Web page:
State’s New AG Leads Charge Against|Drug Companies’ ‘Pay for Delay’ Deals

     OAKLAND, Calif. (CN) – California’s new Attorney General Kamala Harris jumped out of the starting blocks this year by taking the lead on an amicus brief that urges the U.S. Supreme Court to put an end to reverse-payment agreements, aka “pay-for-delay,” in which pharmaceutical companies pay competitors, under the guise of a settlement agreement, not to market generic versions of a brand-name drug. Thirty-two state attorneys general say the practice violates state and federal antitrust laws.




     “Keeping generic drugs off the market forces Californians to pay artificially high prices and denies many access to the medication they need,” Harris said in a statement. “Our office is committed to putting an end to anticompetitive schemes like this that drive up drug prices in order to protect pharmaceutical companies’ profits.”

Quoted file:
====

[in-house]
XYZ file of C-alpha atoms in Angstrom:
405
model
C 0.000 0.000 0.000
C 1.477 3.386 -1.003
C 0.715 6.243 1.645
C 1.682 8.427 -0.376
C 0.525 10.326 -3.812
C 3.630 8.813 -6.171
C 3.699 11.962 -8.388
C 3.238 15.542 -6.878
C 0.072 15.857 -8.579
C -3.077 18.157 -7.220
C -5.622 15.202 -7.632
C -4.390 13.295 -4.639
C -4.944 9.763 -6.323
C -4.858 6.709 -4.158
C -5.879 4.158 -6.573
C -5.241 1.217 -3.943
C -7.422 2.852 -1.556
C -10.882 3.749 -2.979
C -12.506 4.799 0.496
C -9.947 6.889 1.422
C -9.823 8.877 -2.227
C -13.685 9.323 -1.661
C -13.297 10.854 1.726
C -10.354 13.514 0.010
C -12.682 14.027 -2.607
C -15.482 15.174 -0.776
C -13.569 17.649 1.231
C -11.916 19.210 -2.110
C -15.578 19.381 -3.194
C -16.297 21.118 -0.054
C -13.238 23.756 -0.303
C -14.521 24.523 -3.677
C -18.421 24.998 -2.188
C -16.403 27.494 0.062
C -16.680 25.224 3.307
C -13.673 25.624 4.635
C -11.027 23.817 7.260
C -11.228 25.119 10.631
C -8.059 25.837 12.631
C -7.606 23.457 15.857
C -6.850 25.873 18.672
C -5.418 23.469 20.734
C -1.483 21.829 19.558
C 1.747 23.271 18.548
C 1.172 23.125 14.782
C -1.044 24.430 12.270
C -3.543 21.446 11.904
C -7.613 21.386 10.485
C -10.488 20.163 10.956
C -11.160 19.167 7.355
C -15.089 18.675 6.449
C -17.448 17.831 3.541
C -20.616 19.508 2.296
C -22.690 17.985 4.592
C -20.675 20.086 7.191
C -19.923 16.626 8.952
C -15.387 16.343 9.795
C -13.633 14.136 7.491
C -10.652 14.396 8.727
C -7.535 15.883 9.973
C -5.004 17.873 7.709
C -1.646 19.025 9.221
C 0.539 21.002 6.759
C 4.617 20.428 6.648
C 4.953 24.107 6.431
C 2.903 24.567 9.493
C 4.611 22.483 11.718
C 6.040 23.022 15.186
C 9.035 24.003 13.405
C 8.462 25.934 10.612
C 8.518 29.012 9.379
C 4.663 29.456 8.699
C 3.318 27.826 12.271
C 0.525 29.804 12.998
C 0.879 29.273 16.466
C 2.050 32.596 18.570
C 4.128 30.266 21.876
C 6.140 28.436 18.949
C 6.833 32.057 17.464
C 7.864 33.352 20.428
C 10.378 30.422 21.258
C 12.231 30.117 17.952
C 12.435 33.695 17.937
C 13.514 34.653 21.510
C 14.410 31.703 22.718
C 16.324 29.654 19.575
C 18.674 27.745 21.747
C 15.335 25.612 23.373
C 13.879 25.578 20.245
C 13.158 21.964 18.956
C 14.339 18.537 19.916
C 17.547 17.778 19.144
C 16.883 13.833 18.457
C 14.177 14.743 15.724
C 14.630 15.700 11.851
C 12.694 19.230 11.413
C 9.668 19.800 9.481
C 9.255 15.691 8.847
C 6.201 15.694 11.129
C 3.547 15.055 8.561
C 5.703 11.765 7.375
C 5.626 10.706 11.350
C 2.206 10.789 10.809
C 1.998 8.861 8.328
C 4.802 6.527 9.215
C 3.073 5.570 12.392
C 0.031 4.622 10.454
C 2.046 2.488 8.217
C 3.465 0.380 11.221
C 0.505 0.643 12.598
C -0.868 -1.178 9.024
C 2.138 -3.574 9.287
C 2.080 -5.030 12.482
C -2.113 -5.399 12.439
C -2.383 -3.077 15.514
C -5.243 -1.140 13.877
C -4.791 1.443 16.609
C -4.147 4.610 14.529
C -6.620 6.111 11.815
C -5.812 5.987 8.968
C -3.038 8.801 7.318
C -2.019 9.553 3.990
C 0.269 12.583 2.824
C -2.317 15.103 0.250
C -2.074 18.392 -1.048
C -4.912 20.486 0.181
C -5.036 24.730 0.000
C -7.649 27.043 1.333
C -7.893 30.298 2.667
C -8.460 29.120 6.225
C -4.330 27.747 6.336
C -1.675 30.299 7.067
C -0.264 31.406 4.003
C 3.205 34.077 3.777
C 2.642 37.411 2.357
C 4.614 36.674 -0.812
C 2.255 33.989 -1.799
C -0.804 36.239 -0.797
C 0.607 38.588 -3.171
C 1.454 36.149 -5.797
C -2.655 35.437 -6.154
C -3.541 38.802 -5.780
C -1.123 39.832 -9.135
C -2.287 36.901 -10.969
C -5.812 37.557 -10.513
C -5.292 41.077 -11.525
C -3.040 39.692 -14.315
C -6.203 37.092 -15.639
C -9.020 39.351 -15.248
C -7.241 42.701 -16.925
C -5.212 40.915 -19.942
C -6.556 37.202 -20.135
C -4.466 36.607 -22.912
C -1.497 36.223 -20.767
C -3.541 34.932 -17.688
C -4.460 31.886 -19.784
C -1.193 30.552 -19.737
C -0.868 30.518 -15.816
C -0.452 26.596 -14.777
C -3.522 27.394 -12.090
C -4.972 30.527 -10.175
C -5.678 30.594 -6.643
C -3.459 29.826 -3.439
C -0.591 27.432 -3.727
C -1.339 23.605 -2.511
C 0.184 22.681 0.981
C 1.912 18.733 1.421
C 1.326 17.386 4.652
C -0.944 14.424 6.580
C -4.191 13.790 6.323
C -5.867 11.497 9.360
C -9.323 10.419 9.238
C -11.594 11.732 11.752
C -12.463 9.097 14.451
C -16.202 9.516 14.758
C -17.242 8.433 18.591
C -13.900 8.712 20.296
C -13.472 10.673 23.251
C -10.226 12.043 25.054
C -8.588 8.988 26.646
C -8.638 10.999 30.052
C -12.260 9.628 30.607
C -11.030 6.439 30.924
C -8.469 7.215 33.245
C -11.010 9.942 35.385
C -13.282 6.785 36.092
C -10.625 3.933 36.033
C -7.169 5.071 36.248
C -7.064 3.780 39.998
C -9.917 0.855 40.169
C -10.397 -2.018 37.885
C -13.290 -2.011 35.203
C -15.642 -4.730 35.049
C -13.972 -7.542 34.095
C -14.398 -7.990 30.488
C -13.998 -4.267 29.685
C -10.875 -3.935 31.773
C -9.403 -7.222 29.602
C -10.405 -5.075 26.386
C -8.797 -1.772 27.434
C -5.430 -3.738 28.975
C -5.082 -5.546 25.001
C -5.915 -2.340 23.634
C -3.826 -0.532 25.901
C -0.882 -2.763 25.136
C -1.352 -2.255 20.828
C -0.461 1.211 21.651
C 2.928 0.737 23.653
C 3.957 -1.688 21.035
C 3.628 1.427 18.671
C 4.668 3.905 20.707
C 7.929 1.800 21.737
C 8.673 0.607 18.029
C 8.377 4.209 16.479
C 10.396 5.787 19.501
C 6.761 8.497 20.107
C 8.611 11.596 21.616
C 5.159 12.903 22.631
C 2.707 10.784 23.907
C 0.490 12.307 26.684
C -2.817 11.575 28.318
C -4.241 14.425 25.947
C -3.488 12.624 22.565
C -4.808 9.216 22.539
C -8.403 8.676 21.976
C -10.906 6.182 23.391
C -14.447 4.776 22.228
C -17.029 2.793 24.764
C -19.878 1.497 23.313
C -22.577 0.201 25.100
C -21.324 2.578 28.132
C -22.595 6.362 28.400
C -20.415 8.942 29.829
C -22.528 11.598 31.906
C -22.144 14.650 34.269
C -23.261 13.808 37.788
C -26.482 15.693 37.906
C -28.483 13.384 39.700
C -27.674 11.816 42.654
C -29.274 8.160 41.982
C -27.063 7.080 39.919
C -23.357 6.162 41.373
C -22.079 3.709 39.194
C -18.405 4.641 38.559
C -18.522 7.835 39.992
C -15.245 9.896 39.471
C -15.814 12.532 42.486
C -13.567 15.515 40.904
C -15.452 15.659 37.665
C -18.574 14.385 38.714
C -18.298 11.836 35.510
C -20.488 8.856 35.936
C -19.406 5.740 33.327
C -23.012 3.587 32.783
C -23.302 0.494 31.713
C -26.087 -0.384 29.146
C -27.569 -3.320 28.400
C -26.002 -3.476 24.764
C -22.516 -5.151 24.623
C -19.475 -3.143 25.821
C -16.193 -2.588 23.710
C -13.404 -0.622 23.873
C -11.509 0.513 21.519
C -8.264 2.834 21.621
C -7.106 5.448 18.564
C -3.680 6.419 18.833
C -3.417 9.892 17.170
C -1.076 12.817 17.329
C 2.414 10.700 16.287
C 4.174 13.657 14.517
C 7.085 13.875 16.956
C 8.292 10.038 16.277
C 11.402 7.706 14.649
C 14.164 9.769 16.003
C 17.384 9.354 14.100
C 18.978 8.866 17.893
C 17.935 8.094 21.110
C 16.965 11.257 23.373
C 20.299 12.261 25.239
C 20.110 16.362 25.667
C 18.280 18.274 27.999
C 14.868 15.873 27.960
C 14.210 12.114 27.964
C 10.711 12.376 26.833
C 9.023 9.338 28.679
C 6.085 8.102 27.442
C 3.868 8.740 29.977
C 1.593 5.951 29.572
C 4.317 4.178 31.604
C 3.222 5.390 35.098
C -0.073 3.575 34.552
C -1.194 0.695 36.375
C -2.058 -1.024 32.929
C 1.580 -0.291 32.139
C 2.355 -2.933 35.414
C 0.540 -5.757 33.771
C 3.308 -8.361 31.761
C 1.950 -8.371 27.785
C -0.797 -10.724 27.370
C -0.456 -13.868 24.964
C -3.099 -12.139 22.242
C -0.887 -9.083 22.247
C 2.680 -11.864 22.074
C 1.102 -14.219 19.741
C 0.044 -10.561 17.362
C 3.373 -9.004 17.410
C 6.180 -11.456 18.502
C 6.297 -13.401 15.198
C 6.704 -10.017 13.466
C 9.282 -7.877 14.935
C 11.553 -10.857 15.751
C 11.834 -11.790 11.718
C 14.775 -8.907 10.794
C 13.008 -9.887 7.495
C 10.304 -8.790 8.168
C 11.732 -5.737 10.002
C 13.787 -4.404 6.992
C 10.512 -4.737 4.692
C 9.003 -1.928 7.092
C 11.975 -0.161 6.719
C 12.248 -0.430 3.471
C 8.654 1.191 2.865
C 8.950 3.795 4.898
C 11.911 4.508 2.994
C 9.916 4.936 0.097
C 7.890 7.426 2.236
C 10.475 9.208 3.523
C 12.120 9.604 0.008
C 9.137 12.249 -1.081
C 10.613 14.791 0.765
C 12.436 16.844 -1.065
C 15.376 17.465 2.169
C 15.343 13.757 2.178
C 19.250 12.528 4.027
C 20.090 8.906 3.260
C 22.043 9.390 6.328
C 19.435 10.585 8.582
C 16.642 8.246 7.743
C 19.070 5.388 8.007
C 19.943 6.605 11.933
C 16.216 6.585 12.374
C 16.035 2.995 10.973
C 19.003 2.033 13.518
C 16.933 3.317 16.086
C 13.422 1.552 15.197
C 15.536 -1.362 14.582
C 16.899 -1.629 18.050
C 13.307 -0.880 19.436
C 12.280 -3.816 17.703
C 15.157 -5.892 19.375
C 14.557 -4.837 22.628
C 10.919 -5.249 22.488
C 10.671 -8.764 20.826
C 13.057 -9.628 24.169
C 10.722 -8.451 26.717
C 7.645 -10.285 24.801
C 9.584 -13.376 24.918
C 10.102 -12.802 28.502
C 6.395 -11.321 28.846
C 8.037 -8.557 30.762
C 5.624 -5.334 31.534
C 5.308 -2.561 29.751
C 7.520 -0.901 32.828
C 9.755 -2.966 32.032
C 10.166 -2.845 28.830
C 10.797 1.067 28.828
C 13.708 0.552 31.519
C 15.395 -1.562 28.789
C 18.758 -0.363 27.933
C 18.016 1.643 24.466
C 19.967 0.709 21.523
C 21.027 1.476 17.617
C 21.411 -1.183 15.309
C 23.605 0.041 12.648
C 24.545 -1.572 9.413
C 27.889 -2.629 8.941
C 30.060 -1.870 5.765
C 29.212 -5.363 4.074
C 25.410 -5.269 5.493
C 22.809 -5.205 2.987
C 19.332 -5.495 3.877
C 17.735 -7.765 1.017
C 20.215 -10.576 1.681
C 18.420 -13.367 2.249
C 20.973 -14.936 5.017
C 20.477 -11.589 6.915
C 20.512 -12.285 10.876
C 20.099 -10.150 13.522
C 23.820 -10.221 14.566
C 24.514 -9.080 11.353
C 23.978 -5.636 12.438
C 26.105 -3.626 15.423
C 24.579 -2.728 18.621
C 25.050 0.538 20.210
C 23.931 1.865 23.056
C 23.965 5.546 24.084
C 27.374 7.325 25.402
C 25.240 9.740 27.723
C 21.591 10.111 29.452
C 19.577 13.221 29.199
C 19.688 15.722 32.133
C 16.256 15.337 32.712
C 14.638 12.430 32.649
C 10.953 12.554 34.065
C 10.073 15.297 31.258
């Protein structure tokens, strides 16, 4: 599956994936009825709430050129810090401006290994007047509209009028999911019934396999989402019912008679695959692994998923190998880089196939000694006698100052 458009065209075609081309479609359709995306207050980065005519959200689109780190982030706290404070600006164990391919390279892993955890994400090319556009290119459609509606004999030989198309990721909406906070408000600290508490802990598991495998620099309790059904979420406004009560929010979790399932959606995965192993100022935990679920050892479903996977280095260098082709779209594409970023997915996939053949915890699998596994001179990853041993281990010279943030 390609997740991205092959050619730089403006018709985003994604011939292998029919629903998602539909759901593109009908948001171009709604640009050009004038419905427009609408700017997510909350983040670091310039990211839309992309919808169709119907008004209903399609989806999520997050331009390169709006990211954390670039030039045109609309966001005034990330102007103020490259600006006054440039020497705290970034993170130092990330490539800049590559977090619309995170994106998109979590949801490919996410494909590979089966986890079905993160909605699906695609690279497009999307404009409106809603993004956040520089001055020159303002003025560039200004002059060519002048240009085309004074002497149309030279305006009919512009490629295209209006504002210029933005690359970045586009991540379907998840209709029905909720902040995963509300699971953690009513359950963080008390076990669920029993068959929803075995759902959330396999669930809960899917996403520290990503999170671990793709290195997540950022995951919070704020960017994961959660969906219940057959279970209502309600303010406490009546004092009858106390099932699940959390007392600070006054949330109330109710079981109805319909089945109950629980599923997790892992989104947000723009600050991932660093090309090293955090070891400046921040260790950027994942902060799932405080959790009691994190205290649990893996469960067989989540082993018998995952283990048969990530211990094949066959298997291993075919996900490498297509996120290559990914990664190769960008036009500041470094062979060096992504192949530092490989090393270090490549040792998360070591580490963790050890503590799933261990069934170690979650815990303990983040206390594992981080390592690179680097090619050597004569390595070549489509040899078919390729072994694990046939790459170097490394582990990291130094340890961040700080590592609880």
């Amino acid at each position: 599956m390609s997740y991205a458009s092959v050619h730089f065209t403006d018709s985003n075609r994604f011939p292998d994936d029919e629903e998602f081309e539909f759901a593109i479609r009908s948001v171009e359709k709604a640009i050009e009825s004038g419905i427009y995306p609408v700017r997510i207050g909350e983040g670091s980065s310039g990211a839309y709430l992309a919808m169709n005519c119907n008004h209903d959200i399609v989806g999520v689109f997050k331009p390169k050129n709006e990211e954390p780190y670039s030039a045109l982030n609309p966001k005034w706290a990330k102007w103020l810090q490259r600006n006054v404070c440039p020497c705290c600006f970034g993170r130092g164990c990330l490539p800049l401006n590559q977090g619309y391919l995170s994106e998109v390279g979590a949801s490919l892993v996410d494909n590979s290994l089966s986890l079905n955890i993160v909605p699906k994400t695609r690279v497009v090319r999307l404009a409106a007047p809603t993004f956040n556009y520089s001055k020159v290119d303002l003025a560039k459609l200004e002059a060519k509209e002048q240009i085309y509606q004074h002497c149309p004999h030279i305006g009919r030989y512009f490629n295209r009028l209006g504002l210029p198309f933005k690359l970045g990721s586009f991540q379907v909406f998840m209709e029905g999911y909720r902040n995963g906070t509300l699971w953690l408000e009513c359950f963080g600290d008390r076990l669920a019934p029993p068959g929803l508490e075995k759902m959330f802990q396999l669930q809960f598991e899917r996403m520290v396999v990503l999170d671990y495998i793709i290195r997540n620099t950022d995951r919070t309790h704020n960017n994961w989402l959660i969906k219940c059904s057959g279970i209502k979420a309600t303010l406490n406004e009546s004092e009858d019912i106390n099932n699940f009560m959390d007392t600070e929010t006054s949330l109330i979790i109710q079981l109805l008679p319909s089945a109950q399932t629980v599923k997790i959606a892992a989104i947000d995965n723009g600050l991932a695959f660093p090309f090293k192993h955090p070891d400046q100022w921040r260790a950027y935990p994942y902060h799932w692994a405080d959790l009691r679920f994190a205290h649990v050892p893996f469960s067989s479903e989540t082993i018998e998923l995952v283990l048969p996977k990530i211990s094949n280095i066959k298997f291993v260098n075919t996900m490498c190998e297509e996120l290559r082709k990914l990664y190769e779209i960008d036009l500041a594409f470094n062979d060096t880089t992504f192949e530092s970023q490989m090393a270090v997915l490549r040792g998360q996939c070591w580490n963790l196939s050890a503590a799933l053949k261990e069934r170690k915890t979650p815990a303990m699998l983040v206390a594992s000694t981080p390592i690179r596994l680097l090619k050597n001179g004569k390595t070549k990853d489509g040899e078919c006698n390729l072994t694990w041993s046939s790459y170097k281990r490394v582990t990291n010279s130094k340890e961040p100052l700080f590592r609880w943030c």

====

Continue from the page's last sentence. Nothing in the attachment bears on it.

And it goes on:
The amicus brief, signed by Harris and 31 other attorneys general, seeks certiorari review of 2nd Circuit decisions allowing the settlements. The attorneys general say the courts took a “bury-your-head-in-the-sand” approach to a patent’s real exclusionary power and turn a “blind eye” to the reverse payment agreements, enabling “anticompetitive conduct in the name of the patent.”
     The crux of the brief stems from a patent infringement suit in which Bayer accused other pharmaceutical companies of infringing on its patented antibiotic Cipro, by manufacturing a generic version of the drug.
     According to the amicus brief, the competitors accepted Bayer’s offer of $398 million in exchange for 6 years delay.
     Consumer class actions in New York claimed that this and other “pay for delay” agreements violated antitrust laws. But the 2nd Circuit, following an earlier decision regarding the prescription drug Tamoxifen, allowed the agreements to continue, even when patents had not been infringed upon.
     Cipro, the brand name for Bayer’s patented form of ciprofloxacin hydrochloride, is one of the best-selling antibiotics in the United States, with domestic sales of about $1 billion per year.

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